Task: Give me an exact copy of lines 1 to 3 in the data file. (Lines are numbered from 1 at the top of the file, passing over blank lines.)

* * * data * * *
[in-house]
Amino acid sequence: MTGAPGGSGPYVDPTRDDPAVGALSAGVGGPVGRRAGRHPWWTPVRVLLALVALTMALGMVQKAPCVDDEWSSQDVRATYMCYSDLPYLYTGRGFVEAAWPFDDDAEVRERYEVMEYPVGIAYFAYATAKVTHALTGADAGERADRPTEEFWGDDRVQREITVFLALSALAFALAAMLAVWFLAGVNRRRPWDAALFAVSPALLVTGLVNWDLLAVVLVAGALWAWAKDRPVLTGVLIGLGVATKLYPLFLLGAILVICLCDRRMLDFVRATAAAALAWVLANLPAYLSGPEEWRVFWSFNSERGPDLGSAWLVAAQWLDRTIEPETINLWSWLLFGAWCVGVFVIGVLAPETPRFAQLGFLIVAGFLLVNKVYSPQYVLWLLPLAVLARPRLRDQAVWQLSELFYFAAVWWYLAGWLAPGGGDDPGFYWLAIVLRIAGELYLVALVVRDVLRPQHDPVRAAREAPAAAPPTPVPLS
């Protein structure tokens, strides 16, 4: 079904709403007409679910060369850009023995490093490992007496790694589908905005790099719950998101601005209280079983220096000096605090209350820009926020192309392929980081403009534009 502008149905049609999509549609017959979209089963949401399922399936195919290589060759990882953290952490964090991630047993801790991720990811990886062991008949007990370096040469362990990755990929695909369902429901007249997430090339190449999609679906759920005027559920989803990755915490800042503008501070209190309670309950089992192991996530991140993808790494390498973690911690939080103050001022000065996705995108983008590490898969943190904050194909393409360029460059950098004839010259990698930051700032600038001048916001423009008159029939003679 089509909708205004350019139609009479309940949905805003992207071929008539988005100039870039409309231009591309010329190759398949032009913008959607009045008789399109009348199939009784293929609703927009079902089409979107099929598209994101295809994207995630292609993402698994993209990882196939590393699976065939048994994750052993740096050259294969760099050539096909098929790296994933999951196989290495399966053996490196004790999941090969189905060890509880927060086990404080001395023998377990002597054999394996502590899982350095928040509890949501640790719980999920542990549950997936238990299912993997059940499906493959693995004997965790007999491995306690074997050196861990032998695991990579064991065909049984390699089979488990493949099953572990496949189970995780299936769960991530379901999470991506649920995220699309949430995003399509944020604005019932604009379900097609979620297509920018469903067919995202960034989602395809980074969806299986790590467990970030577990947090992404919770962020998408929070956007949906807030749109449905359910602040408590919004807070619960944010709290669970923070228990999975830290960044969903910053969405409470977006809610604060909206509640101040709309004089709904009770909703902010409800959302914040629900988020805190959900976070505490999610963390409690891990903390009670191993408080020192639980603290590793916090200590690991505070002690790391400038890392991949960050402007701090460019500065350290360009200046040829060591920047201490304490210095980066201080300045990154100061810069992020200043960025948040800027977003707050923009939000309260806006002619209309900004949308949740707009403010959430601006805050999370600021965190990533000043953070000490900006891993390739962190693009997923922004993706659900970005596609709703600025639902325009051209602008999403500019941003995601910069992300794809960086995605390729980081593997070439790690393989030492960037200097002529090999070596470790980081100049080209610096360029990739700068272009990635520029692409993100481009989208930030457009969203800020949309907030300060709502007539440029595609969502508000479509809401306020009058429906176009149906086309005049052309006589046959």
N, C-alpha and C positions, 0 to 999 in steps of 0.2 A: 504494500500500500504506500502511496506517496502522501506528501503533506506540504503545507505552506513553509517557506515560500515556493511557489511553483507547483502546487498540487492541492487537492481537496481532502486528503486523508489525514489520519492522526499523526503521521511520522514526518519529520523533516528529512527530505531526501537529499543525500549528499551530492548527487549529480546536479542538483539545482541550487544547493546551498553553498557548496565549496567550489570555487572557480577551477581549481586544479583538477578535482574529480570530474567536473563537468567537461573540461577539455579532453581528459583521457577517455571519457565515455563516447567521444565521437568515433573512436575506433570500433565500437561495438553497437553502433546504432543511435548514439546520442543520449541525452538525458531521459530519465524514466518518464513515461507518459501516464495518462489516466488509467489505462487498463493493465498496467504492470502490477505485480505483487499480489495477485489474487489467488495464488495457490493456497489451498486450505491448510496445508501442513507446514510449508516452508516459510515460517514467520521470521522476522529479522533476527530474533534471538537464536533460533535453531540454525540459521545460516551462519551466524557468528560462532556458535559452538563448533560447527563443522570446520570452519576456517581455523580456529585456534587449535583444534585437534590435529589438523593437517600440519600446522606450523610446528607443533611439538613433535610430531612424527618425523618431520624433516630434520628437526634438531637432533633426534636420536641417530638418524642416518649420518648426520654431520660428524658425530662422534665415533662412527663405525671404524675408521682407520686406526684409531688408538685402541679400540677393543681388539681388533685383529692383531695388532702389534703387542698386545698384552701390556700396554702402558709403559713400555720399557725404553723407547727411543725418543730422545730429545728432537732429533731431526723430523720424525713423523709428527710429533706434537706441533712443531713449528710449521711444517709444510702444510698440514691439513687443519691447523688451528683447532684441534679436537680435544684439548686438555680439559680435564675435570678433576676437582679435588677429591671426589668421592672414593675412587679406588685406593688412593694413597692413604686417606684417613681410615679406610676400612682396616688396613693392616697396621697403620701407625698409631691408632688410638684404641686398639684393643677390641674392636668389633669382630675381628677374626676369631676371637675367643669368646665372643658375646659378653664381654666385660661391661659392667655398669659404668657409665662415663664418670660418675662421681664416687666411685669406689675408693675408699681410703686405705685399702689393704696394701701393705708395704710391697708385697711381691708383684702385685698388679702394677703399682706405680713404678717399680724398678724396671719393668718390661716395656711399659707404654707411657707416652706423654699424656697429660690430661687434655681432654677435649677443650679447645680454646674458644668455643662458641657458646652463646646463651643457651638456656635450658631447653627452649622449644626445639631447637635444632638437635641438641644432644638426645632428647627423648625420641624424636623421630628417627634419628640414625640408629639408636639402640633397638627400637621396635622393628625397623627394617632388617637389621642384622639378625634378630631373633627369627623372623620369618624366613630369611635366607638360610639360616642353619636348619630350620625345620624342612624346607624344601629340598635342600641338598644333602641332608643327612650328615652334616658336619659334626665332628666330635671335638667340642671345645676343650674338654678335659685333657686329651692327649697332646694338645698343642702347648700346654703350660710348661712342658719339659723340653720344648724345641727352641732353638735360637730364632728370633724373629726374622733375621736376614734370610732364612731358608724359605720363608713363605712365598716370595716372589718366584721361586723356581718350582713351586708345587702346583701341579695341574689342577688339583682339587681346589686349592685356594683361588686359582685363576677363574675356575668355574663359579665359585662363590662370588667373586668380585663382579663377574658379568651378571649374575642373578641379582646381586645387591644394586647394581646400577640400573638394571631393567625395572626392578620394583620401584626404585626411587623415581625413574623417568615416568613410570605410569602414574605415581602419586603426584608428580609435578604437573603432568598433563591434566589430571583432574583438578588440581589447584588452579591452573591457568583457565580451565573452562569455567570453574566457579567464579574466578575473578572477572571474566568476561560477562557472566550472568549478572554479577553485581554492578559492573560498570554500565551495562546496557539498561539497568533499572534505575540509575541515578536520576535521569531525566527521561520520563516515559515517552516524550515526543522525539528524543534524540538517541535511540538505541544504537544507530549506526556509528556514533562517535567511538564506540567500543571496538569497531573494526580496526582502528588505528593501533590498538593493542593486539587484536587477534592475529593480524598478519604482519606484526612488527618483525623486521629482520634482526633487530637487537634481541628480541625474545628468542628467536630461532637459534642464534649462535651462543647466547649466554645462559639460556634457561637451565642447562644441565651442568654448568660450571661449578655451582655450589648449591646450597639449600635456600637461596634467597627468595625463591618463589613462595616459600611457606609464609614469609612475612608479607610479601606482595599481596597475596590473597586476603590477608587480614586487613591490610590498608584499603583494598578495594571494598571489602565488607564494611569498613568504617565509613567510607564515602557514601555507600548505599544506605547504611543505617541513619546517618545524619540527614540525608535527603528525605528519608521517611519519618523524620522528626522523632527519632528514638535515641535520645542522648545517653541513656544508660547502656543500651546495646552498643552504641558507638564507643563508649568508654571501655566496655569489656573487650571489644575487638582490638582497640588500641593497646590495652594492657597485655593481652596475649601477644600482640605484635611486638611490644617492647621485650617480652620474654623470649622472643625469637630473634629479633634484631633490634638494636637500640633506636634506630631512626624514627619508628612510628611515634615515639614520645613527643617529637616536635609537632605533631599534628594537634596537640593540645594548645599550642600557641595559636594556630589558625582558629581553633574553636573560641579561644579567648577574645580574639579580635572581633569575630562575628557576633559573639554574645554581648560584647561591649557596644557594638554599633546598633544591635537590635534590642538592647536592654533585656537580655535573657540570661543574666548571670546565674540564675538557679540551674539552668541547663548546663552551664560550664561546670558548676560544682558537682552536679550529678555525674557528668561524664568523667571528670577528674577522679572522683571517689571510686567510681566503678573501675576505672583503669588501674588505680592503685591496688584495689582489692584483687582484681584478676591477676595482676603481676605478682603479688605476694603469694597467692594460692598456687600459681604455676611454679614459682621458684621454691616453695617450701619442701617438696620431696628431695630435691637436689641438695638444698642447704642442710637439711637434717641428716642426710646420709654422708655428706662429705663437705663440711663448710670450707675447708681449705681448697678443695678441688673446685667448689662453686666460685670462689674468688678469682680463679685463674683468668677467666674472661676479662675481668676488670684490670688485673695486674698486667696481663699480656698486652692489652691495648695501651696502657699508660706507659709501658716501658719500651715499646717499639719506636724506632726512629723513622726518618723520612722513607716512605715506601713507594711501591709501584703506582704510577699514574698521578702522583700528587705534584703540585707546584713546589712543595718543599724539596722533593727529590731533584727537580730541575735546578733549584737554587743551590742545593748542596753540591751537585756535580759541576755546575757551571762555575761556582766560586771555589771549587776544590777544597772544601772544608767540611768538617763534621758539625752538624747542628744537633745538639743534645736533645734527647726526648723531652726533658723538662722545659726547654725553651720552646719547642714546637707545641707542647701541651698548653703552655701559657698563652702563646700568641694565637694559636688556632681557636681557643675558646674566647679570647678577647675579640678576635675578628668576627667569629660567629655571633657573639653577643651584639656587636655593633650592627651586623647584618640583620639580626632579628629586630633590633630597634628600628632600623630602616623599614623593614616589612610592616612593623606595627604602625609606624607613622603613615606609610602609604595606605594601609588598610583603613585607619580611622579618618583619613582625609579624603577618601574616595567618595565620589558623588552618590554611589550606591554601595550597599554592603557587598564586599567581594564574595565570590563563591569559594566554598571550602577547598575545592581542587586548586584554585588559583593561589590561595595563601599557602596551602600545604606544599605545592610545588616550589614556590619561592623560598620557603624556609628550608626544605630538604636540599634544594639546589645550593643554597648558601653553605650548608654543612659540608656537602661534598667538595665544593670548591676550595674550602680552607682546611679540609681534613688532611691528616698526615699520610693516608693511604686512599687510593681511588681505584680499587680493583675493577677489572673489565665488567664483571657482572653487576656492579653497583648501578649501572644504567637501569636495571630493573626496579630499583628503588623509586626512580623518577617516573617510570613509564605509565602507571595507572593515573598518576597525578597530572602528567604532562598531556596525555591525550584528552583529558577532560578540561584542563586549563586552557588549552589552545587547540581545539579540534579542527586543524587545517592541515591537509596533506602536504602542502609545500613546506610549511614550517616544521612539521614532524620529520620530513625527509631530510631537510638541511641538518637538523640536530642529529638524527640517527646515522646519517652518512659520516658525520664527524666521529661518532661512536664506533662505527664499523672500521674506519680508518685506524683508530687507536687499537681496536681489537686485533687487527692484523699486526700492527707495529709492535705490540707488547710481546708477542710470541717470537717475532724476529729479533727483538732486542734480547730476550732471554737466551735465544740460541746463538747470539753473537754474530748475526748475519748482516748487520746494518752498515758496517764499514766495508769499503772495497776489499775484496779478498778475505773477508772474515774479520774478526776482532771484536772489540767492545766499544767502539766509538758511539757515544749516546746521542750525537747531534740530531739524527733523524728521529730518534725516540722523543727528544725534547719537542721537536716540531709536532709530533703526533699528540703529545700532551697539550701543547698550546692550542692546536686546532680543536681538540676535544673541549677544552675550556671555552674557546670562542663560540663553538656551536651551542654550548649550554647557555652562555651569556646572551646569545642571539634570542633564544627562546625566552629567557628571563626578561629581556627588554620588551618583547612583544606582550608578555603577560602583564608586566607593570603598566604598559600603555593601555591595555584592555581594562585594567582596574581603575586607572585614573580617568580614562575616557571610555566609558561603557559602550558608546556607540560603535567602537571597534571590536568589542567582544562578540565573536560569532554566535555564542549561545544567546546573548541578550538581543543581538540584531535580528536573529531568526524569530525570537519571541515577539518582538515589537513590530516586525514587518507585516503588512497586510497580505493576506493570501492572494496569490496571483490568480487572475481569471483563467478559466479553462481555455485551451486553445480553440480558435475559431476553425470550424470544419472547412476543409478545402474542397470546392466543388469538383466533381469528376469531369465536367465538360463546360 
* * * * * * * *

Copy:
[in-house]
Amino acid sequence: MTGAPGGSGPYVDPTRDDPAVGALSAGVGGPVGRRAGRHPWWTPVRVLLALVALTMALGMVQKAPCVDDEWSSQDVRATYMCYSDLPYLYTGRGFVEAAWPFDDDAEVRERYEVMEYPVGIAYFAYATAKVTHALTGADAGERADRPTEEFWGDDRVQREITVFLALSALAFALAAMLAVWFLAGVNRRRPWDAALFAVSPALLVTGLVNWDLLAVVLVAGALWAWAKDRPVLTGVLIGLGVATKLYPLFLLGAILVICLCDRRMLDFVRATAAAALAWVLANLPAYLSGPEEWRVFWSFNSERGPDLGSAWLVAAQWLDRTIEPETINLWSWLLFGAWCVGVFVIGVLAPETPRFAQLGFLIVAGFLLVNKVYSPQYVLWLLPLAVLARPRLRDQAVWQLSELFYFAAVWWYLAGWLAPGGGDDPGFYWLAIVLRIAGELYLVALVVRDVLRPQHDPVRAAREAPAAAPPTPVPLS
């Protein structure tokens, strides 16, 4: 079904709403007409679910060369850009023995490093490992007496790694589908905005790099719950998101601005209280079983220096000096605090209350820009926020192309392929980081403009534009 502008149905049609999509549609017959979209089963949401399922399936195919290589060759990882953290952490964090991630047993801790991720990811990886062991008949007990370096040469362990990755990929695909369902429901007249997430090339190449999609679906759920005027559920989803990755915490800042503008501070209190309670309950089992192991996530991140993808790494390498973690911690939080103050001022000065996705995108983008590490898969943190904050194909393409360029460059950098004839010259990698930051700032600038001048916001423009008159029939003679 089509909708205004350019139609009479309940949905805003992207071929008539988005100039870039409309231009591309010329190759398949032009913008959607009045008789399109009348199939009784293929609703927009079902089409979107099929598209994101295809994207995630292609993402698994993209990882196939590393699976065939048994994750052993740096050259294969760099050539096909098929790296994933999951196989290495399966053996490196004790999941090969189905060890509880927060086990404080001395023998377990002597054999394996502590899982350095928040509890949501640790719980999920542990549950997936238990299912993997059940499906493959693995004997965790007999491995306690074997050196861990032998695991990579064991065909049984390699089979488990493949099953572990496949189970995780299936769960991530379901999470991506649920995220699309949430995003399509944020604005019932604009379900097609979620297509920018469903067919995202960034989602395809980074969806299986790590467990970030577990947090992404919770962020998408929070956007949906807030749109449905359910602040408590919004807070619960944010709290669970923070228990999975830290960044969903910053969405409470977006809610604060909206509640101040709309004089709904009770909703902010409800959302914040629900988020805190959900976070505490999610963390409690891990903390009670191993408080020192639980603290590793916090200590690991505070002690790391400038890392991949960050402007701090460019500065350290360009200046040829060591920047201490304490210095980066201080300045990154100061810069992020200043960025948040800027977003707050923009939000309260806006002619209309900004949308949740707009403010959430601006805050999370600021965190990533000043953070000490900006891993390739962190693009997923922004993706659900970005596609709703600025639902325009051209602008999403500019941003995601910069992300794809960086995605390729980081593997070439790690393989030492960037200097002529090999070596470790980081100049080209610096360029990739700068272009990635520029692409993100481009989208930030457009969203800020949309907030300060709502007539440029595609969502508000479509809401306020009058429906176009149906086309005049052309006589046959």